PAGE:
After I had a baby, I thought things would get better, but then I was lost in a mist of severe post-natal depression that kept coming in waves, so every time I thought it had lifted, it came back again. At first I thought this was writer’s block, but I had no shortage of ideas, I just couldn’t execute them.

There were weeks at a time when I couldn’t write anything at all. Not a book, not an article, and I withdrew from social media completely. I became a recluse because I couldn’t handle the pressure from all the things I’d been so good at, which were now on fire.

I. Was. Burned. Out.

The trouble is, like depression, it’s hard to recognize true burnout until you’re so deep under the weight of failed commitments and broken promises that you’ve drowned and they’re fishing your blue corpse out of the river you used to float on top of.

I had to get rid of every pressure, every target, every expectation, that I or anyone else had of me. I had to stop doing and just be. Lockdown didn’t help. I took up running. That helped.

Like a snowdrop poking through the snow I finally started to emerge after about a year. The storm was over. I had survived even though there were many times when I thought I hadn’t.

For about six months now, I’ve been writing again. Some days, more words come out than others. There’s also the constant pressure of needing to drop everything whenever my baby needs something. And trying to hash out a fair arrangement between my husband and I, since we are both working from home.

I have realized that even 1000 words a day is enough to release a 30,000-word book a month (luckily the romance genre supports this length of book), and 1000 words is about an hour of effort (a little over an hour). So now, my target is 1000 words a day. This means at the bare minimum I am writing enough to pay the bills, and if I have time to write more, then great, it can be a more satisfying book.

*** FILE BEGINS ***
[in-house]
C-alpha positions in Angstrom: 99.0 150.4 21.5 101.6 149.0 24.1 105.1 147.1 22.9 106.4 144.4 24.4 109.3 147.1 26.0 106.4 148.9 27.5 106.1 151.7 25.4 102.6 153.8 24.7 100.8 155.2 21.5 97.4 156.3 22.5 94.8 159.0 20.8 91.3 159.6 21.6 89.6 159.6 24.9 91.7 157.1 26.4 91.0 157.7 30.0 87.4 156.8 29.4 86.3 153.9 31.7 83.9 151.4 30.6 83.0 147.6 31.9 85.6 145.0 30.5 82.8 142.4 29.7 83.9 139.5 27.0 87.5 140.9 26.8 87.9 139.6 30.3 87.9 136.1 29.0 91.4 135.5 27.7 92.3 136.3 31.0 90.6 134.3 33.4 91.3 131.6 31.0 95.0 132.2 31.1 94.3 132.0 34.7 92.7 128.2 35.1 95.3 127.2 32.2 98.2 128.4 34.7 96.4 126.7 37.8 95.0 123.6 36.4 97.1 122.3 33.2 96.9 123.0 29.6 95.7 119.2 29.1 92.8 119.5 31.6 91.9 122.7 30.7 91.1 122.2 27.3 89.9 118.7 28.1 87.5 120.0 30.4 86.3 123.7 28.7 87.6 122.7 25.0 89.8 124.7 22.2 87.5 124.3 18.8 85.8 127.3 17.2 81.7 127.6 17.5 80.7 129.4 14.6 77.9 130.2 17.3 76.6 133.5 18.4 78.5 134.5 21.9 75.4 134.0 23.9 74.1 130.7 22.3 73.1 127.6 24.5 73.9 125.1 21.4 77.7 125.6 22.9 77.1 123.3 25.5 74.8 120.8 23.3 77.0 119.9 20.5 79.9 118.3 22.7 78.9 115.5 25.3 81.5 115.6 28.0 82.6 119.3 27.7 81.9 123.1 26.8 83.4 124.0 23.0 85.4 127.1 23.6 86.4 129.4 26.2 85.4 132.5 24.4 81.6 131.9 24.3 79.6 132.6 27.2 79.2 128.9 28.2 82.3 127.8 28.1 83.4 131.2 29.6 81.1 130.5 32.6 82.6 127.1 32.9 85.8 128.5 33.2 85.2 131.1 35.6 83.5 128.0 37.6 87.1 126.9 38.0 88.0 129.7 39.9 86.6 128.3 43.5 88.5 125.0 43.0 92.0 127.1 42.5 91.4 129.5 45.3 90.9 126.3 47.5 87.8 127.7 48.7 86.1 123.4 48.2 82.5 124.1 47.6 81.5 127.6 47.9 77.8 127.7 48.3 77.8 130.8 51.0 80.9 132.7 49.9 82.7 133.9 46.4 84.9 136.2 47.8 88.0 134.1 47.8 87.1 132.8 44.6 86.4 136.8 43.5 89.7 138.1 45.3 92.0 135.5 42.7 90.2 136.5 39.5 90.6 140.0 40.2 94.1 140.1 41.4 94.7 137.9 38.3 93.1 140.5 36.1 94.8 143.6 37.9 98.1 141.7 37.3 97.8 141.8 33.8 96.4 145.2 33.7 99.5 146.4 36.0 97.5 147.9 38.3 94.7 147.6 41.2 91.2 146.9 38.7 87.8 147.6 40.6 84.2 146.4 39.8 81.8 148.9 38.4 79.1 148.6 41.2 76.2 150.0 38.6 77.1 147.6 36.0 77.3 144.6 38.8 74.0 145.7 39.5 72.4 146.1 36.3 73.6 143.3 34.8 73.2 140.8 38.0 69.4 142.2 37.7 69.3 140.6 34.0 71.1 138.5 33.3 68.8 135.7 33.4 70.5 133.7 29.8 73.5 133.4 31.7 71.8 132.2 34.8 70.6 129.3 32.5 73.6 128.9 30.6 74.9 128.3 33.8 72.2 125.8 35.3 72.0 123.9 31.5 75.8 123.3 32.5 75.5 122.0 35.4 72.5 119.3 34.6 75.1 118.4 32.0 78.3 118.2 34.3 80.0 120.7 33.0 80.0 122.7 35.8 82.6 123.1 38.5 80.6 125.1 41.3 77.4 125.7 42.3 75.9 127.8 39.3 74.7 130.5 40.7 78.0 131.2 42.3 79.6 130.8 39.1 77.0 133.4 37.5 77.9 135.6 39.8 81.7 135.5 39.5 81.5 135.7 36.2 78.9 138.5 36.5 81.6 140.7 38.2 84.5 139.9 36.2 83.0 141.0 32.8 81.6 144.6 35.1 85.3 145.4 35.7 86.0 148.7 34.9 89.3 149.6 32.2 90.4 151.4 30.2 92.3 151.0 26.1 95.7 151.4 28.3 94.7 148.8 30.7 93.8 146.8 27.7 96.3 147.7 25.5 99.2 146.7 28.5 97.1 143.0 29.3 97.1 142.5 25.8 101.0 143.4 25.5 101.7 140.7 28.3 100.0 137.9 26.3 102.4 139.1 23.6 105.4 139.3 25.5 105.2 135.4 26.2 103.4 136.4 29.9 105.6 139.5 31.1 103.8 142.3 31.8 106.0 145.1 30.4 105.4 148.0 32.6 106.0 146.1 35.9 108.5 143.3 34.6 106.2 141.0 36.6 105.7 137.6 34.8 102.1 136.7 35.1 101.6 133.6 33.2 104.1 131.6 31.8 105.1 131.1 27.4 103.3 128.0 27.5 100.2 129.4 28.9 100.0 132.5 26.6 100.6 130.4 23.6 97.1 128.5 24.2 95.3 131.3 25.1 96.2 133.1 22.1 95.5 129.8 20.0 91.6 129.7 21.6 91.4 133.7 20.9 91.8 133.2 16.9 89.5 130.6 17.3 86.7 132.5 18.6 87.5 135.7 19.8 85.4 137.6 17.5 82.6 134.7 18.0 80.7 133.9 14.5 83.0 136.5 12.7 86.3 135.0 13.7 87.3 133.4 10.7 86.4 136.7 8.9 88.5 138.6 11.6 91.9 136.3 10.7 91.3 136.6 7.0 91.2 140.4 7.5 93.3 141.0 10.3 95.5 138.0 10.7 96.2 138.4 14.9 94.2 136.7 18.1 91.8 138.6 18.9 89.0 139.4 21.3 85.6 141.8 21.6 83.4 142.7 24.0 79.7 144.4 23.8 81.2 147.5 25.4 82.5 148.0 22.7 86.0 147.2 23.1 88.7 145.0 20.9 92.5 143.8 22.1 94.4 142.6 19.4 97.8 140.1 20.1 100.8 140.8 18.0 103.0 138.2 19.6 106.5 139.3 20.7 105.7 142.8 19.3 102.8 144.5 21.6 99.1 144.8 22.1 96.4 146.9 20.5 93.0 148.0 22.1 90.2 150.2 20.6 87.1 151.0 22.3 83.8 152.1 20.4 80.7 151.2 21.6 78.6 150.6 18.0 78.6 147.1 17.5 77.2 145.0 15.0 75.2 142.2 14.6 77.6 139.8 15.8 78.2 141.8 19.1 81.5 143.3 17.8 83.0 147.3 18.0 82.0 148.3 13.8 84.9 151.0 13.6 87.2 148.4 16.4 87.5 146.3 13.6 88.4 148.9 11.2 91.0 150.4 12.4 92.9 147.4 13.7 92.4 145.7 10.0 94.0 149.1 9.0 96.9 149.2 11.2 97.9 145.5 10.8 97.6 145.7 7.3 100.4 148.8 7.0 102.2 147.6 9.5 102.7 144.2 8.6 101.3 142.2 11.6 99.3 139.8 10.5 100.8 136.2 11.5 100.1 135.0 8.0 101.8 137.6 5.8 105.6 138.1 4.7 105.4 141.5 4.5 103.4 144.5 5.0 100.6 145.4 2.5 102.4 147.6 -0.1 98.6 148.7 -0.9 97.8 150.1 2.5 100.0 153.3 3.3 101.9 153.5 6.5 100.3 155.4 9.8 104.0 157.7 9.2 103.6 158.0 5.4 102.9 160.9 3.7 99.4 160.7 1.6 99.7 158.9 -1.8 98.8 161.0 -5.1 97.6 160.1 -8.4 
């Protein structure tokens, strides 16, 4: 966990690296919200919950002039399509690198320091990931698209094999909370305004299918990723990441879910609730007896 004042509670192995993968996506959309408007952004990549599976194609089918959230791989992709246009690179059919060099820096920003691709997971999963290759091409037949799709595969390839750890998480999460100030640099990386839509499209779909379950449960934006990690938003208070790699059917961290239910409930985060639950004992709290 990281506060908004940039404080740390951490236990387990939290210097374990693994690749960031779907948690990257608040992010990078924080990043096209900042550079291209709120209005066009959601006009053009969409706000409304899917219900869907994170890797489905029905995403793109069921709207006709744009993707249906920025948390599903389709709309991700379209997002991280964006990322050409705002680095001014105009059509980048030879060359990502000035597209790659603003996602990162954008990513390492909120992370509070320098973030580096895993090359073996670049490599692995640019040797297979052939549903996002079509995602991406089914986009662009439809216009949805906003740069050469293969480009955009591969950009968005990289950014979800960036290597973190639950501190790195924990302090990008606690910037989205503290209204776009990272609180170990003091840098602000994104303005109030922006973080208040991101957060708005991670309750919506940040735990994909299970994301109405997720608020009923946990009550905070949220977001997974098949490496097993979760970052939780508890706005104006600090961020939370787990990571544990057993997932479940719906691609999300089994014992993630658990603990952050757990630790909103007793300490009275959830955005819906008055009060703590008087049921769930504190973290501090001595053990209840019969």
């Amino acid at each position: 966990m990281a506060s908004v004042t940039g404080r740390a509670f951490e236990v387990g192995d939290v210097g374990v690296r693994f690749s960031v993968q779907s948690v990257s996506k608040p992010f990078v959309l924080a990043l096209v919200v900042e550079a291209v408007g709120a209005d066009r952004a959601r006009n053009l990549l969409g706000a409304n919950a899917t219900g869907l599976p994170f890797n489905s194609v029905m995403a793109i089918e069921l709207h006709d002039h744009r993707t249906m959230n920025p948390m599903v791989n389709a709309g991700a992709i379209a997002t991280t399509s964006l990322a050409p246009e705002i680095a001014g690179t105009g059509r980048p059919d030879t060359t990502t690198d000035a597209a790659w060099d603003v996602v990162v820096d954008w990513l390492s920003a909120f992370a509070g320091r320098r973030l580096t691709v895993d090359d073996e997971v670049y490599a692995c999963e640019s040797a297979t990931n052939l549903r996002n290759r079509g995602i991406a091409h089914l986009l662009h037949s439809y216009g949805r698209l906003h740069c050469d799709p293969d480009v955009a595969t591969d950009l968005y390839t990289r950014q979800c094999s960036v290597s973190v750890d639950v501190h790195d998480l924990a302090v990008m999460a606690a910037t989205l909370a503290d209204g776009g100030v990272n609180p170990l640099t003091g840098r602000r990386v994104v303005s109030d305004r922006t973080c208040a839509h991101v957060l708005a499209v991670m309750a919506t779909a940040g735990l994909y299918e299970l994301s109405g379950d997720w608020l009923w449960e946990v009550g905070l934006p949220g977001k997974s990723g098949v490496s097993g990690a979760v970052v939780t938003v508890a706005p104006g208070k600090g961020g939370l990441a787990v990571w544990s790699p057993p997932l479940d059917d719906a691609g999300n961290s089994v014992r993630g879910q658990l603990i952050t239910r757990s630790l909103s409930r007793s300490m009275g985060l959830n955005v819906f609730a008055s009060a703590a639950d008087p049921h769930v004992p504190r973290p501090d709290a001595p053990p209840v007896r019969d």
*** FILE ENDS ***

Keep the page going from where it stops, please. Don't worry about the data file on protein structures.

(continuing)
Even releasing one book every two months will pay for the bare minimum, as we have no mortgage or other big loans (and we are ninjas with a food budget), but to save for bigger and better things, a book a month is optimal (Craig Martelle, founder of Twenty Books to 50k, suggests that rapid-release brings in more money for all the books in a series than releasing on a slower schedule).

I don’t have the luxury of writing that mystery that’s been on the backburner for about 9 months, yet, but if I keep plugging at 1000 words a day, I will get there. And one hour of work time a day is really not that much to ask of my family. In an ideal world, that would be one undisturbed hour in a room of perfect silence, but as anyone with kids knows, that’s not how life works as a mother.

Usually, that’s an hour while my little jellyfish watches car videos on Youtube. I make up for it by taking him outside for a walk and to splash in puddles before or after (or both. He loves splashing), and playing cars with him when it starts to go dark. I was worried about letting him watch TV when he was a lot younger, but now I realize that was unrealistic. As long as the shows are chosen with care, the television is a key weapon in the parenting arsenal. Like any weapon (such as an adjective, adverb or flashback scene) it must be used sparingly.